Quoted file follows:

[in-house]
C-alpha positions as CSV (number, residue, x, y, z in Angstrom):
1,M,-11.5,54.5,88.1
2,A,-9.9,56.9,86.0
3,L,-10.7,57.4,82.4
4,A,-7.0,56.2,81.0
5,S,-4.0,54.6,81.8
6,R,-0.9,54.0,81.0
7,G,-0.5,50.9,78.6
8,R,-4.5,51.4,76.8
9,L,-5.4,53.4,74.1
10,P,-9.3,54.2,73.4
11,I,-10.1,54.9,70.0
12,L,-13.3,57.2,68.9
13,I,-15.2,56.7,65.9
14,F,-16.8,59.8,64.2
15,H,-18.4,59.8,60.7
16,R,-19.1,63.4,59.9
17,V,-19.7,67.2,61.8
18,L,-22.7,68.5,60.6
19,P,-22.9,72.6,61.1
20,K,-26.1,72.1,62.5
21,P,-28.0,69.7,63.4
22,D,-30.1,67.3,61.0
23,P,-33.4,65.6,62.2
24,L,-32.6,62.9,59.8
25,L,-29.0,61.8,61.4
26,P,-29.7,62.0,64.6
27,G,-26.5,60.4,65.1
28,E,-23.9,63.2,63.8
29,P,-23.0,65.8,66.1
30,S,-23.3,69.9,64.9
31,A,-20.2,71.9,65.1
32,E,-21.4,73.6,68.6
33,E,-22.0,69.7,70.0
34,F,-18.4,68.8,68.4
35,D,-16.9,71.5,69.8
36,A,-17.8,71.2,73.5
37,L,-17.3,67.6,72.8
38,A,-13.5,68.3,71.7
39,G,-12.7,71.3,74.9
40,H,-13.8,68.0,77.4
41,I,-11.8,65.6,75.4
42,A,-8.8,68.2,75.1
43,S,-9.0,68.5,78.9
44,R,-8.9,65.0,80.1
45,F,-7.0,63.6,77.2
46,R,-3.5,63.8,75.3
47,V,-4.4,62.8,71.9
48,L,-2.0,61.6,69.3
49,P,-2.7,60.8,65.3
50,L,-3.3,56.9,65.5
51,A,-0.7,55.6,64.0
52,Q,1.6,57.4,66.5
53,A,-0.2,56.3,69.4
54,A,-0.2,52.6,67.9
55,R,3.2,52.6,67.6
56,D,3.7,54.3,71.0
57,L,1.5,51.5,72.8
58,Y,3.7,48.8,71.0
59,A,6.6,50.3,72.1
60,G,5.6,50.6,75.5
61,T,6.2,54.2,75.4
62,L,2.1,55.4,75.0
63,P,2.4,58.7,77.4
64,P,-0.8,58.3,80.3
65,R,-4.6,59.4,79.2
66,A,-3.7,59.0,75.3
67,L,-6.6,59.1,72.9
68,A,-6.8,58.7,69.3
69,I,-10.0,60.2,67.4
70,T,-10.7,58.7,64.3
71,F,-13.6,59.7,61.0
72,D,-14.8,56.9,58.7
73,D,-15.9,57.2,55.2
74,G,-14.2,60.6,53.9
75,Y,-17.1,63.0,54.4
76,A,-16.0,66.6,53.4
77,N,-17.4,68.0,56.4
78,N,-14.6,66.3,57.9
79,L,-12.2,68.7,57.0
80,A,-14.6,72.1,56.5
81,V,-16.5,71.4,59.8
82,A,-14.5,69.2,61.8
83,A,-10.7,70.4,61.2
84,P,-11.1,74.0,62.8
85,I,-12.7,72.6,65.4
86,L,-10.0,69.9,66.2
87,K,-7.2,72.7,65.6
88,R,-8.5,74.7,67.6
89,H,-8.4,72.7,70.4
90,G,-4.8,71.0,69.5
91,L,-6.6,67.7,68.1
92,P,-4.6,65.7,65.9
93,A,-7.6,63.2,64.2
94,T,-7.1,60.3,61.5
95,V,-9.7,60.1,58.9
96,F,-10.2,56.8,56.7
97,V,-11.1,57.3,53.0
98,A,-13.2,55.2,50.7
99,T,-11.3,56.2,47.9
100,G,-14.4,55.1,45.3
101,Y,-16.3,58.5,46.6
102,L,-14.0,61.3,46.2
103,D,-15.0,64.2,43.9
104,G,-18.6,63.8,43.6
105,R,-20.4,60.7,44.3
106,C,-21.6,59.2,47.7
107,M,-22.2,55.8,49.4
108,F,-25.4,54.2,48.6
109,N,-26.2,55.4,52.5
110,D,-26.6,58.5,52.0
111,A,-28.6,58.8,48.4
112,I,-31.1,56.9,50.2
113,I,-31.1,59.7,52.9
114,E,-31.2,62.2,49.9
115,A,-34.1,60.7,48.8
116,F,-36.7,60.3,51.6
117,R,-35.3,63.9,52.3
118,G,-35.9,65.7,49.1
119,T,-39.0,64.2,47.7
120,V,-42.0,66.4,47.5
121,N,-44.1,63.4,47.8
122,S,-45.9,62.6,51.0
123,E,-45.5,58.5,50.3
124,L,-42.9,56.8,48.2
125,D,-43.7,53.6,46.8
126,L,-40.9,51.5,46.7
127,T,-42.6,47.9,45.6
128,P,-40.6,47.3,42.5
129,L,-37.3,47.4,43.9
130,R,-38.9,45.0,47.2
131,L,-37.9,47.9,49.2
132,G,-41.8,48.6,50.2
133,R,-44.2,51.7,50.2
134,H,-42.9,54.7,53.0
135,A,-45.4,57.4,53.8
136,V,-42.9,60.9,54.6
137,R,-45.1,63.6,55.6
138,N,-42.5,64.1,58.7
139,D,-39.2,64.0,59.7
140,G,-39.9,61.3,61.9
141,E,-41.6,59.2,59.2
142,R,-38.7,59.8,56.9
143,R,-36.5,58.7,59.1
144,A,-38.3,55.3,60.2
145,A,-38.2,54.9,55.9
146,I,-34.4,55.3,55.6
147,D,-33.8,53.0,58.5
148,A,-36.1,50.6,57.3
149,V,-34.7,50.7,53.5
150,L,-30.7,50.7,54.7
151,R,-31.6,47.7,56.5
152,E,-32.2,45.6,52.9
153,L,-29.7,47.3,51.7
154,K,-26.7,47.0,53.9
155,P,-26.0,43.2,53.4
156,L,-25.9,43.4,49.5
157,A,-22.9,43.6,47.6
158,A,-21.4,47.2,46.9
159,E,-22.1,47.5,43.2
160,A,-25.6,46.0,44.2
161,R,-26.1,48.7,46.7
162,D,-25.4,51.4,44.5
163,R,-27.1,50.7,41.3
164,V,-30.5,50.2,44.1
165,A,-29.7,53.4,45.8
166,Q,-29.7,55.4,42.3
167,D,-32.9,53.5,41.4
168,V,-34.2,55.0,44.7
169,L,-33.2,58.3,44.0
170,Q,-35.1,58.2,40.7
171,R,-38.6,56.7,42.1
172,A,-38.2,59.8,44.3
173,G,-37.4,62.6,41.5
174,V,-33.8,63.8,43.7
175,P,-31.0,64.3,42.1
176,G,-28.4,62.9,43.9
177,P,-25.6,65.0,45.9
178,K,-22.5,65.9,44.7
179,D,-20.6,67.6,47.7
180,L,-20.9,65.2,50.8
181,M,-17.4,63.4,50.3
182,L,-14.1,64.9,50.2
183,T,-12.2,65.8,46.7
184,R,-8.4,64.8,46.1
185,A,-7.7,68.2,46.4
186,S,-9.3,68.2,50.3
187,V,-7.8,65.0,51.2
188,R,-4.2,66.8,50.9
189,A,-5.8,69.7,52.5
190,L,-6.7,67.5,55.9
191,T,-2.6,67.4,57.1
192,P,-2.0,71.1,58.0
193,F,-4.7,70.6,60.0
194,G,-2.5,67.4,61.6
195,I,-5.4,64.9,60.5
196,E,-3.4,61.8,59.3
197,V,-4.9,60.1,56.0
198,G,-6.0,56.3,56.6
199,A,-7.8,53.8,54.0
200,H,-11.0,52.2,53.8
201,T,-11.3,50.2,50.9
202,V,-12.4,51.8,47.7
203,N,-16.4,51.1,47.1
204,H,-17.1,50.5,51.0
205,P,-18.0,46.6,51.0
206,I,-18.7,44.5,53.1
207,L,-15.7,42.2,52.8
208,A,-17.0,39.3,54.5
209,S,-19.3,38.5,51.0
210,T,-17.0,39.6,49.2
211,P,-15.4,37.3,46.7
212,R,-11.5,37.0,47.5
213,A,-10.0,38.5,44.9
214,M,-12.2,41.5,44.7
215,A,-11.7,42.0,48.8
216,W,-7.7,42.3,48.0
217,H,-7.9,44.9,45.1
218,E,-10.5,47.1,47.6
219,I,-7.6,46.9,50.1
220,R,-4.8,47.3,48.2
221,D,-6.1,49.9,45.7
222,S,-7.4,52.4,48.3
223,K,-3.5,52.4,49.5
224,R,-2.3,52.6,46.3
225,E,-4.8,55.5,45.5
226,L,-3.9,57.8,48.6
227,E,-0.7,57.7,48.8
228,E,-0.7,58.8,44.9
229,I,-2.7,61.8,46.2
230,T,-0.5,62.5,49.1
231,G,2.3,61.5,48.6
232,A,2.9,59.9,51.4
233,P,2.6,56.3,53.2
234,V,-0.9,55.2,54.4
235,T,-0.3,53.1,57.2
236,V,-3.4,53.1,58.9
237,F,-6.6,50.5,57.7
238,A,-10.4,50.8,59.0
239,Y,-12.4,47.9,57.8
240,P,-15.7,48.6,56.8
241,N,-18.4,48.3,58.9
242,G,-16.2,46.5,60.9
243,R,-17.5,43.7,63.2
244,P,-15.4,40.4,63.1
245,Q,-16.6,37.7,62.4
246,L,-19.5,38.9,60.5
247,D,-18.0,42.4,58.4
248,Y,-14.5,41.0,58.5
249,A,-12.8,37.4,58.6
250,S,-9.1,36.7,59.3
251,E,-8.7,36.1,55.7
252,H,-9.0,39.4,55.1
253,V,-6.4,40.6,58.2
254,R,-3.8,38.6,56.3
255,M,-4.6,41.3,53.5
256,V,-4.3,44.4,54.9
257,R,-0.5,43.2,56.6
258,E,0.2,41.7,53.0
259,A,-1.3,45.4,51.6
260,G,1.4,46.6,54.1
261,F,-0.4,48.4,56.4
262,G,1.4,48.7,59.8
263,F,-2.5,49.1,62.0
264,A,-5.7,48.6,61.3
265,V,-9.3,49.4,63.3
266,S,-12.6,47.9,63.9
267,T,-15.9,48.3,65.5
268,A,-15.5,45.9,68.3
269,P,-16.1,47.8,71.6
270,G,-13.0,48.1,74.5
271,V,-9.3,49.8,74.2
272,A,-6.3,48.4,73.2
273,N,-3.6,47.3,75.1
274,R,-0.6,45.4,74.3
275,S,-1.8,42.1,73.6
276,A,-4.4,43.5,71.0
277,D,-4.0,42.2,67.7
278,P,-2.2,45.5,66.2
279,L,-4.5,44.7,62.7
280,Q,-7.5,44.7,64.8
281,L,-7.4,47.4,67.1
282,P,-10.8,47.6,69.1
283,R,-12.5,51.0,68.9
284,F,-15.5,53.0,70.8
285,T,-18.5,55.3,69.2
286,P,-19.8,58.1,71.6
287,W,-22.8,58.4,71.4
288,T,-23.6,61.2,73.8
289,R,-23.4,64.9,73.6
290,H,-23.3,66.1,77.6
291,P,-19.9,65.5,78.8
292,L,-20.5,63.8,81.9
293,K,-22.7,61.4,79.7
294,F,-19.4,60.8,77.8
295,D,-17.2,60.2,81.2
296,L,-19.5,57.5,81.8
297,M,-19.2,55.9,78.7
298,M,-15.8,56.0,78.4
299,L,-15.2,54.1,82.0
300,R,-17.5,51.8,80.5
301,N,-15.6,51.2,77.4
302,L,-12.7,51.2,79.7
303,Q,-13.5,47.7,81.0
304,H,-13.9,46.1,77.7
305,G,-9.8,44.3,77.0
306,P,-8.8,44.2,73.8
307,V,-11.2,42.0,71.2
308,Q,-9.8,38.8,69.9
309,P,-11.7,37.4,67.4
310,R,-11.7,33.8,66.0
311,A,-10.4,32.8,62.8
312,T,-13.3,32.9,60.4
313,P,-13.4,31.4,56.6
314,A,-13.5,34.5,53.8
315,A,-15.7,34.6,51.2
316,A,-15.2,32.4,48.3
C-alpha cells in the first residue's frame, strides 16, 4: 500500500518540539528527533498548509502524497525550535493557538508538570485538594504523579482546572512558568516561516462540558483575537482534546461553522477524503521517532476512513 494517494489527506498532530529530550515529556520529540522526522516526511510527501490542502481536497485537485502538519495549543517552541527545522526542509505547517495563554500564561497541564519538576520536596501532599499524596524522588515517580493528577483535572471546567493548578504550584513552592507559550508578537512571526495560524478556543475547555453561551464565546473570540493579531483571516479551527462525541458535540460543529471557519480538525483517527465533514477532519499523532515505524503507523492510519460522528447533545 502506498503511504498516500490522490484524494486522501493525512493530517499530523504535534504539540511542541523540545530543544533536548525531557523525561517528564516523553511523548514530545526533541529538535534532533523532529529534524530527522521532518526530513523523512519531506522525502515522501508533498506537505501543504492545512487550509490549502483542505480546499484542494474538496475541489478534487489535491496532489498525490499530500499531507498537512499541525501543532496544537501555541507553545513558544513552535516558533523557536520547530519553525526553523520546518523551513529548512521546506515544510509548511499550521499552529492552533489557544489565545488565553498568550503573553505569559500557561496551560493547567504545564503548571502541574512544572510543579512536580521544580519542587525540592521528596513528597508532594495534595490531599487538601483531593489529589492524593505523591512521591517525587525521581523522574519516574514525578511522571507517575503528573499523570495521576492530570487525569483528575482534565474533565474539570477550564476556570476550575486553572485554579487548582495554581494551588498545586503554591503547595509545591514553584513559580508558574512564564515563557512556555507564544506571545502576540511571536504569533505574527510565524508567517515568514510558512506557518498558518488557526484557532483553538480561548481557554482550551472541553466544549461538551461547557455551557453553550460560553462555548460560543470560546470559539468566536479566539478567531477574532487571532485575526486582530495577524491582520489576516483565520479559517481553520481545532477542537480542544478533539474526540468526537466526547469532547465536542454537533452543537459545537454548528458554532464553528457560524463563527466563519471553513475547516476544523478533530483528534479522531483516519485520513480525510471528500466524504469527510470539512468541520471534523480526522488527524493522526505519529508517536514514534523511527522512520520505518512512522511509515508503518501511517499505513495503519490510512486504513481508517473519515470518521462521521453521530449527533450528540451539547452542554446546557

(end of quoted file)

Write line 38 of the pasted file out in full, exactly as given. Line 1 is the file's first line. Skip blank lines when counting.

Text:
36,A,-17.8,71.2,73.5